Nation-State and Collective Identity for Its Citizens in the Latter Part of the Twentieth Century

2021-06-28 12:59:23
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The failure of some nation-states around the world to clearly define the collective identity for its citizens in the latter part of the twentieth century in something that has resulted in intensified discussion globally. Some nations failed to realize the rights of their citizens, and it continued to cause some international political instability (Porter 2003). Primarily, the recognition of such promotion and protection of the national minority rights was necessary for reducing and avoiding the continued pervasive humanitarian and security crises (Kennedy 2010). In doing so, it identified the territorial integrity for the nation-state and the desire the collective identity of the citizens. There are several ways in which the nation-state lost some of its ability to define the collective identity of its citizens.

Firstly, the nation-state failed to realize the national minority rights. Primarily, the realization of national minority rights had not taken place in larger parts of Europe, America, and Asia. The minority groups were not well recognized, and they were not accorded the same rights as their counterparts (Mann 1997). Primarily, ethnocultural diversity has been with the people for a long time, and history shows that the divisions created by it have initiated violent and discrimination around the world. Moreover, the realization of the minority rights is crucial to enable peaceful cohesion with such diverse cultures and alleviate the vulnerability of the minority cultures in the society (Paasi 2009). Therefore the recognition of the minority benefited both the majority and minority.

Secondly, the nation-states failed in globalization. They neglected to identify that the global change was paramount for the interest of the nation and community involved. Moreover, during the twentieth-century globalization was taking place at a faster and rapid rate even those who tried to keep track of it were unable to do so. Primarily, as a result, globalization in inequitable and descriptive in its effects to the nation (Herzfeld 2014). Another important aspect that the nation-state lost some of its ability to define the collective identity of its citizens was territorial integrity. The territory is a fundamental aspect and tenet of sovereign and statehood (Connell 2014). During the twentieth century, the nation-state commitment to the international treaties and documents that protected the territorial integrity was questionable.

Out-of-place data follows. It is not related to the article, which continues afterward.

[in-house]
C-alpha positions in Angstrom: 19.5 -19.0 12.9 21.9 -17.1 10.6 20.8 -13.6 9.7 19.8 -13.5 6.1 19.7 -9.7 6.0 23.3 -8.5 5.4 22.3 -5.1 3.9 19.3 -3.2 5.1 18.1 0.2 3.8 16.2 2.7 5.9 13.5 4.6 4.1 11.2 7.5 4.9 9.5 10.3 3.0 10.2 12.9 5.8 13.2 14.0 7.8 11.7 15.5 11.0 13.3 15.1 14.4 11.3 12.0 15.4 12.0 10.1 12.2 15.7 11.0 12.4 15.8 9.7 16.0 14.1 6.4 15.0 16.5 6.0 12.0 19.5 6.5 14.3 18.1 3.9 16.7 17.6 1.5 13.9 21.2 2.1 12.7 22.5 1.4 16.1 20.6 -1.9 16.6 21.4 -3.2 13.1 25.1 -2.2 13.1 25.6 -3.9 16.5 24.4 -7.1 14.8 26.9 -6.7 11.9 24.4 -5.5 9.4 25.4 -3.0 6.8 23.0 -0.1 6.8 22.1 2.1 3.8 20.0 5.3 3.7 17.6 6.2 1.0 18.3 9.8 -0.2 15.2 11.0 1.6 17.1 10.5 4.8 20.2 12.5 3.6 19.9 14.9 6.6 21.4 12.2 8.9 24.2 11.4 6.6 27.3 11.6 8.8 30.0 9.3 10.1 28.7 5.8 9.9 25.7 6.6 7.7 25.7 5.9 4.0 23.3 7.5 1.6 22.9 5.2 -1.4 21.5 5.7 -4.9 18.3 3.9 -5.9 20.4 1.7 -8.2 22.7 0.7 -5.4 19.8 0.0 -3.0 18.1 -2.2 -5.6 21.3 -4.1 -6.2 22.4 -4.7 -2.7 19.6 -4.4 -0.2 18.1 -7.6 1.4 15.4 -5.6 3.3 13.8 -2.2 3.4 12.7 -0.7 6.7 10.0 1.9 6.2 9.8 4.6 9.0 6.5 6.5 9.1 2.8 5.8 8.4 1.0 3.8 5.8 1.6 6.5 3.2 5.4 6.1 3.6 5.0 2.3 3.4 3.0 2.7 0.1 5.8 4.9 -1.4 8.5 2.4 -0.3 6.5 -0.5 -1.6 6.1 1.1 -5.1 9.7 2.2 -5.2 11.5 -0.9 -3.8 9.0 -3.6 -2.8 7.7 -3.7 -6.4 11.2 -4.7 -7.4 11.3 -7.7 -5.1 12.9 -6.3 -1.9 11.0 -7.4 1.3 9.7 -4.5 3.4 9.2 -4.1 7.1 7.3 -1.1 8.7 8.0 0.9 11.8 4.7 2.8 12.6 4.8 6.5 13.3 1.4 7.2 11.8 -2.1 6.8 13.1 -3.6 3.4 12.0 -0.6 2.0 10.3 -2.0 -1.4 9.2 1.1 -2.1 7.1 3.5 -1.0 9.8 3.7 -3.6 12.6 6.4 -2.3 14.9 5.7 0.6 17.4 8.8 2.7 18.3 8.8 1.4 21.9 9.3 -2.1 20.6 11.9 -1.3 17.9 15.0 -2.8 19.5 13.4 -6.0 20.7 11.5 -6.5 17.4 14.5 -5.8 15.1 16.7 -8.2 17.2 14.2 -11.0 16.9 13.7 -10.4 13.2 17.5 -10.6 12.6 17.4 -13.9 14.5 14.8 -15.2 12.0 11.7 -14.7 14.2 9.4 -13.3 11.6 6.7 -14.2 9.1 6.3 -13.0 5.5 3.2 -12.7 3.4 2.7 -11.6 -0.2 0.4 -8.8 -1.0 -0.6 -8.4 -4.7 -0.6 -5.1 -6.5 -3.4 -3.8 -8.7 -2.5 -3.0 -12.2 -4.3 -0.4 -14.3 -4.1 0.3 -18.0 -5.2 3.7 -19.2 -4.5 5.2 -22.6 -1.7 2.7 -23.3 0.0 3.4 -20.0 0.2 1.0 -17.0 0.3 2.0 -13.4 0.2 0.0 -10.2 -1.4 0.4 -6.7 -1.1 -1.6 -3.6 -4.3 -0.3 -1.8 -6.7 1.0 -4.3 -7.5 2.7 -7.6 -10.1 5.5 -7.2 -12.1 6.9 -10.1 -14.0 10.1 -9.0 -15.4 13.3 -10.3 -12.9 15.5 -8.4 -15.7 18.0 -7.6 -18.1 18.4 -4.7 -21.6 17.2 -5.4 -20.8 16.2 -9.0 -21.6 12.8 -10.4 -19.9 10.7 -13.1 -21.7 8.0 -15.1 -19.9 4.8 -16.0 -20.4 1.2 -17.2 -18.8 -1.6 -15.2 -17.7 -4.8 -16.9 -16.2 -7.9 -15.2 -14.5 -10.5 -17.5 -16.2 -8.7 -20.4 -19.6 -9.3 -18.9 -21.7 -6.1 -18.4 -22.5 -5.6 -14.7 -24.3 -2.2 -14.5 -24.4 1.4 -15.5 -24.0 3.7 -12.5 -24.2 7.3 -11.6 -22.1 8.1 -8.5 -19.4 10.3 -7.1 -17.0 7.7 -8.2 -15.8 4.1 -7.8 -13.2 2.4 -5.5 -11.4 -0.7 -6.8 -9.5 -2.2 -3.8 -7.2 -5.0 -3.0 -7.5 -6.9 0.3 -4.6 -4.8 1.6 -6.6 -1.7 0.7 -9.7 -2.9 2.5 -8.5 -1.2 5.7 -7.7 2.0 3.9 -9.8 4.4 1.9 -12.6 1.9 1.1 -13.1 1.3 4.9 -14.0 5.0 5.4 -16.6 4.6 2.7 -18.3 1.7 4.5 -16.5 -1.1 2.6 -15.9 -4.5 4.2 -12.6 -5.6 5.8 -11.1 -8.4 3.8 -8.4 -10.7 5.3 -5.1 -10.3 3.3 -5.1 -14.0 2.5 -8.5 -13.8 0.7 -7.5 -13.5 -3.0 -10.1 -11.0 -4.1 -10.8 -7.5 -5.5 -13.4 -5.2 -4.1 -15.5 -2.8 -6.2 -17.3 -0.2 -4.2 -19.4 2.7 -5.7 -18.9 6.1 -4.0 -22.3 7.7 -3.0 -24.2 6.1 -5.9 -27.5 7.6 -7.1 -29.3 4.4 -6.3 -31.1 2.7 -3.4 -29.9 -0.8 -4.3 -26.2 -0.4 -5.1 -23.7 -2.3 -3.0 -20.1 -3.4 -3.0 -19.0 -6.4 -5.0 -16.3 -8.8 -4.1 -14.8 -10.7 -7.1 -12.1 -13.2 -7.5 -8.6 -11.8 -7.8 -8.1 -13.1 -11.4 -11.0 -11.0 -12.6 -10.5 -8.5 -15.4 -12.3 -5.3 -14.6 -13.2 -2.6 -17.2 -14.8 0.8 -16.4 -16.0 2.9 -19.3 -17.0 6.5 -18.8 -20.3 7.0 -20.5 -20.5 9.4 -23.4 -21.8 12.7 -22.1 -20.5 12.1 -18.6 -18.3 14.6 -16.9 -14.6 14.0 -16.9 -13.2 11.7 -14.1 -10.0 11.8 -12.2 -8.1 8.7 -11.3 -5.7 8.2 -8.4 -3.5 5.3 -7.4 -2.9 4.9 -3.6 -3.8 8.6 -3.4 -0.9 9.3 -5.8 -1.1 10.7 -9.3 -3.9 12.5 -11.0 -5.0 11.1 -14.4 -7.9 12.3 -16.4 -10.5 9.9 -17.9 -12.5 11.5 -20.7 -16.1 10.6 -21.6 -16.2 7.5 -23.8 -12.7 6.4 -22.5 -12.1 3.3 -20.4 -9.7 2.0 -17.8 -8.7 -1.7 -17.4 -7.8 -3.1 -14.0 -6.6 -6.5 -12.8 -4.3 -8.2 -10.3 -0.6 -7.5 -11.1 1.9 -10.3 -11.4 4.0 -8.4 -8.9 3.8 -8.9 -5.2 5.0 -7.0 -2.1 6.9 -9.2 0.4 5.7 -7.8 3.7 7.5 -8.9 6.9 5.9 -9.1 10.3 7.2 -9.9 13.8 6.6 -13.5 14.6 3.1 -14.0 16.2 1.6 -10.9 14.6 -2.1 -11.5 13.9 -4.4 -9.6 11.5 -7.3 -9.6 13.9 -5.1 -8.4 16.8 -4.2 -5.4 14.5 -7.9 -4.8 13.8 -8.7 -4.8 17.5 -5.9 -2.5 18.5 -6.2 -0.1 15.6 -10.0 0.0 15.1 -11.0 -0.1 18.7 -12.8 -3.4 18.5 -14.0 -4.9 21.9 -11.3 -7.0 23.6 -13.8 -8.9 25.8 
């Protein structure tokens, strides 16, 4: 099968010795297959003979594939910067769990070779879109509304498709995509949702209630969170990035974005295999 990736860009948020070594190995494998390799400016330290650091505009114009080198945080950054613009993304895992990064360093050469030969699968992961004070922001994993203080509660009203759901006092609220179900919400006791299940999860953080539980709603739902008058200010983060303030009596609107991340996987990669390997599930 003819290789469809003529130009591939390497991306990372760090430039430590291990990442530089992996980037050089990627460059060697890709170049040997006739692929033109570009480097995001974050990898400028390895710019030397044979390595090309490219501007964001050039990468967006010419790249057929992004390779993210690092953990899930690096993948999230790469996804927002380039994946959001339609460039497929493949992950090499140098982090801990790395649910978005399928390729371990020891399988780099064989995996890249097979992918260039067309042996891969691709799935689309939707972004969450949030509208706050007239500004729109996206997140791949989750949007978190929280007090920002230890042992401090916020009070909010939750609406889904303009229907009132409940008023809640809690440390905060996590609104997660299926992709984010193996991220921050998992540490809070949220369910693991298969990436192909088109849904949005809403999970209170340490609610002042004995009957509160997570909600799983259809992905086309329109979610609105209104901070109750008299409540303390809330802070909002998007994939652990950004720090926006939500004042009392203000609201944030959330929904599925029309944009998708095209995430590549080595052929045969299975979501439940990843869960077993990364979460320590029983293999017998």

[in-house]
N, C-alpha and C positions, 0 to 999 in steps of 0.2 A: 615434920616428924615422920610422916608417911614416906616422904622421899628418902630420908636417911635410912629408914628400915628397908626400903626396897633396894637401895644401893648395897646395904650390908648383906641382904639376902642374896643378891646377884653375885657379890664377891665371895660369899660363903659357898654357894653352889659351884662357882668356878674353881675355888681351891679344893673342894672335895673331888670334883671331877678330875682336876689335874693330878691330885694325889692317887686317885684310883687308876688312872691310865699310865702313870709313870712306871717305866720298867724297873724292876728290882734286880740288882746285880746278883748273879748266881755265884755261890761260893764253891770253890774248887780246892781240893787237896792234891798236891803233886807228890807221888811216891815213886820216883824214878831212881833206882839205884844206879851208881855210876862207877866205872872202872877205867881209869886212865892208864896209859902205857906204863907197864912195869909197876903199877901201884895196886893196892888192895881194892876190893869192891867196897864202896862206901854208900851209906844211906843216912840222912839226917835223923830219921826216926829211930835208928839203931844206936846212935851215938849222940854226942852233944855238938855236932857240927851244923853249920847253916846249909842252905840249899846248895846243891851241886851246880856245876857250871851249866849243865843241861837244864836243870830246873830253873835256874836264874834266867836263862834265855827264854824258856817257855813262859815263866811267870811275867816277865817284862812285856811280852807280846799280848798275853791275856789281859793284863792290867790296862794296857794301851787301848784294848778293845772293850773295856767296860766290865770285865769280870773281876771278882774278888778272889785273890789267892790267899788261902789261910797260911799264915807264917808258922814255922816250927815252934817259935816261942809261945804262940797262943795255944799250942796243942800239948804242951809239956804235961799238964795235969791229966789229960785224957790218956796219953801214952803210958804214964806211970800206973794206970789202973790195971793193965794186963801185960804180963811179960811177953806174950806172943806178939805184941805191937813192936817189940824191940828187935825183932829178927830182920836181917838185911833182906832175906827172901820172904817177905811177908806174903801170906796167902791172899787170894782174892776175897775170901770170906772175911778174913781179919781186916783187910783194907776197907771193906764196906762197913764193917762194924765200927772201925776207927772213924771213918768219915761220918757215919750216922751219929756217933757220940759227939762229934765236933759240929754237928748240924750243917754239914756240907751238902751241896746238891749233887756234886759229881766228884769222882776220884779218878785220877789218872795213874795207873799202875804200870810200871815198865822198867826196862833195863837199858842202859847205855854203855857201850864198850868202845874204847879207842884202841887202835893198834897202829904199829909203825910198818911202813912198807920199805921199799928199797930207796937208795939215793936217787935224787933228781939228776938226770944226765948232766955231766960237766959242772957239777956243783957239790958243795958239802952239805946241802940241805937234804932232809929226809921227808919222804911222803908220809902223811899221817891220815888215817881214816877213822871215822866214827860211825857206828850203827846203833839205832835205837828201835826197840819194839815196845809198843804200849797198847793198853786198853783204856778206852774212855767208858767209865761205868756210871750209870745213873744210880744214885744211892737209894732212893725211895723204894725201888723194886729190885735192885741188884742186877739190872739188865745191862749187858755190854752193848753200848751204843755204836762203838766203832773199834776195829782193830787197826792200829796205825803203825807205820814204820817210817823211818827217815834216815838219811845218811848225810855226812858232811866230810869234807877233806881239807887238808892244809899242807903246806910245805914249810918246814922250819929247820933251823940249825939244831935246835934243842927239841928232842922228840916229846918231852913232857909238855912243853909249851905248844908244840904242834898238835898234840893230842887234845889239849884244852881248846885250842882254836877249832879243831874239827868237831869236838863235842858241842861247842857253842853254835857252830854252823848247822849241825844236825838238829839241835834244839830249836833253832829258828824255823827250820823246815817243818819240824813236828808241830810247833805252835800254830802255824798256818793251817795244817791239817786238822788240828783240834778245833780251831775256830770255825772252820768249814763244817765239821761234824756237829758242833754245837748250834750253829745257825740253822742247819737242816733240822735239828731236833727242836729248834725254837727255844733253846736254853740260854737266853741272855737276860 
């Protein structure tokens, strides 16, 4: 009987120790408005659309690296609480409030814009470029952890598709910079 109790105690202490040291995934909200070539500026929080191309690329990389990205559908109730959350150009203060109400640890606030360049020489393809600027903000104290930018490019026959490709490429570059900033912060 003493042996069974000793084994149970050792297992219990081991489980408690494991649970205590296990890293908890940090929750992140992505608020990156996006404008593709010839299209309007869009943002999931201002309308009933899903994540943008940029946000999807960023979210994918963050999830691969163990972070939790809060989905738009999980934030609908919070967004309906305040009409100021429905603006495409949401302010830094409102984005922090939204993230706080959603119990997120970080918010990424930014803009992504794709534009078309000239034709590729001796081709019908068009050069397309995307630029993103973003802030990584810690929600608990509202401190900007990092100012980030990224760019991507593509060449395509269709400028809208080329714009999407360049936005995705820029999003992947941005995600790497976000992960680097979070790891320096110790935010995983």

The political and cultural power declined in the twentieth century because of several factors the World Wars. The World Wars made European nations crumble to the ground by losing their cultural and political identity (Tarrow 2011). At the same time, millions of people became homeless and hungry. Secondly, the failure of communism. The failure of international communism and the Soviet regime indicated the total failure of the communist ideology. Additionally, the rise of nationalism was the primary factor that resulted in the political and cultural power in the twentieth century (Castells 2011). Similarly, the ethos of democracy. The significant shift in the western democracy from aristocracy to democracy meant the people governed themselves.

Nationalism and democracy are some of the patterns that have emerged from the twentieth century (Pinder 2013). The nationalist exhibited a lot of pride in the tradition and history of the nations. Nationalism has made some of the countrys powerful such as the United States where everything is done for the benefit of the country (Mayhew 2014). Similarly, democracy is another integral part of the pattern that emerged making sure that the voice of the people was considered and represented at the top level.

 

References

Castells, M. (2011). The power of identity: The information age: Economy, society, and culture (Vol. 2). John Wiley & Sons.

Connell, R. W. (2014). Gender and power: Society, the person and sexual politics. John Wiley & Sons.

Herzfeld, M. (2014). Cultural intimacy: Social poetics in the nation-state. Routledge.

Kennedy, P. (2010). The rise and fall of the great powers. Vintage.

Mann, M. (1997). Has globalization ended the rise and rise of the nation-state?. Review of international political economy, 4(3), 472-496.

Mayhew, D. R. (2014). Placing parties in American politics: organization, electoral settings, and government activity in the twentieth century. Princeton University Press.

Paasi, A. (2009). The resurgence of the regionand regional identity: Theoretical perspectives and empirical observations on regional dynamics in Europe. Review of international studies, 35(S1), 121-146.

Pinder, D. (2013). Visions of the city: utopianism, power and politics in twentieth century urbanism. Routledge.

Porter, K. (2003). The Realisation of National Minority Rights. Macquarie LJ, 3, 51.

Tarrow, S. G. (2011). Power in movement: Social movements and contentious politics. Cambridge University Press.

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